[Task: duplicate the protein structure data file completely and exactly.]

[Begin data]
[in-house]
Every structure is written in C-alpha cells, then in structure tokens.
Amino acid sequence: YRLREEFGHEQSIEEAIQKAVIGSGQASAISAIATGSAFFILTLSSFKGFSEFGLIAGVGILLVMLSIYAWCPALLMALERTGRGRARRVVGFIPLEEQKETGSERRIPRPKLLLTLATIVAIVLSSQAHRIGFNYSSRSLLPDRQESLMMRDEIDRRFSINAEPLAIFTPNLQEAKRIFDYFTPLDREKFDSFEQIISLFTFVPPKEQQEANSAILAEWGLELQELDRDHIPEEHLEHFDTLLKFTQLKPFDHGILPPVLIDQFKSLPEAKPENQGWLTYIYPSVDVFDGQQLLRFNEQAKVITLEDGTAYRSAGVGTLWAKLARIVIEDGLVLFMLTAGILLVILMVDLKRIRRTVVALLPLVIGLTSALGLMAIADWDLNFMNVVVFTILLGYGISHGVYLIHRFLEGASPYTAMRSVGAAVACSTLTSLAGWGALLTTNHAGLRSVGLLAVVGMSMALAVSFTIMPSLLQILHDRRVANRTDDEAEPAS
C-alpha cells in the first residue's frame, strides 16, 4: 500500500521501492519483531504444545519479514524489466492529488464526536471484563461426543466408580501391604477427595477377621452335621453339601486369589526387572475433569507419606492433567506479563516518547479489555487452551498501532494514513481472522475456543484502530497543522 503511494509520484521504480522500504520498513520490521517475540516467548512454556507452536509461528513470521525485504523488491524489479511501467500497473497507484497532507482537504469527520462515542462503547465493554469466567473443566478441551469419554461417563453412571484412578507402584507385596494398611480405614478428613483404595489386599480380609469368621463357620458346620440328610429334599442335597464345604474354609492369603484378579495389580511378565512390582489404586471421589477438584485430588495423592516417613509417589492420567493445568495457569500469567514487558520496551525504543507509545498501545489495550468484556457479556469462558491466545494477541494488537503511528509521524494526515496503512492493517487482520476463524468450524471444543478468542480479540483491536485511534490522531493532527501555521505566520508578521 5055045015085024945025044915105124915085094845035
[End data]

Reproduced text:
[in-house]
Every structure is written in C-alpha cells, then in structure tokens.
Amino acid sequence: YRLREEFGHEQSIEEAIQKAVIGSGQASAISAIATGSAFFILTLSSFKGFSEFGLIAGVGILLVMLSIYAWCPALLMALERTGRGRARRVVGFIPLEEQKETGSERRIPRPKLLLTLATIVAIVLSSQAHRIGFNYSSRSLLPDRQESLMMRDEIDRRFSINAEPLAIFTPNLQEAKRIFDYFTPLDREKFDSFEQIISLFTFVPPKEQQEANSAILAEWGLELQELDRDHIPEEHLEHFDTLLKFTQLKPFDHGILPPVLIDQFKSLPEAKPENQGWLTYIYPSVDVFDGQQLLRFNEQAKVITLEDGTAYRSAGVGTLWAKLARIVIEDGLVLFMLTAGILLVILMVDLKRIRRTVVALLPLVIGLTSALGLMAIADWDLNFMNVVVFTILLGYGISHGVYLIHRFLEGASPYTAMRSVGAAVACSTLTSLAGWGALLTTNHAGLRSVGLLAVVGMSMALAVSFTIMPSLLQILHDRRVANRTDDEAEPAS
C-alpha cells in the first residue's frame, strides 16, 4: 500500500521501492519483531504444545519479514524489466492529488464526536471484563461426543466408580501391604477427595477377621452335621453339601486369589526387572475433569507419606492433567506479563516518547479489555487452551498501532494514513481472522475456543484502530497543522 503511494509520484521504480522500504520498513520490521517475540516467548512454556507452536509461528513470521525485504523488491524489479511501467500497473497507484497532507482537504469527520462515542462503547465493554469466567473443566478441551469419554461417563453412571484412578507402584507385596494398611480405614478428613483404595489386599480380609469368621463357620458346620440328610429334599442335597464345604474354609492369603484378579495389580511378565512390582489404586471421589477438584485430588495423592516417613509417589492420567493445568495457569500469567514487558520496551525504543507509545498501545489495550468484556457479556469462558491466545494477541494488537503511528509521524494526515496503512492493517487482520476463524468450524471444543478468542480479540483491536485511534490522531493532527501555521505566520508578521 5055045015085024945025044915105124915085094845035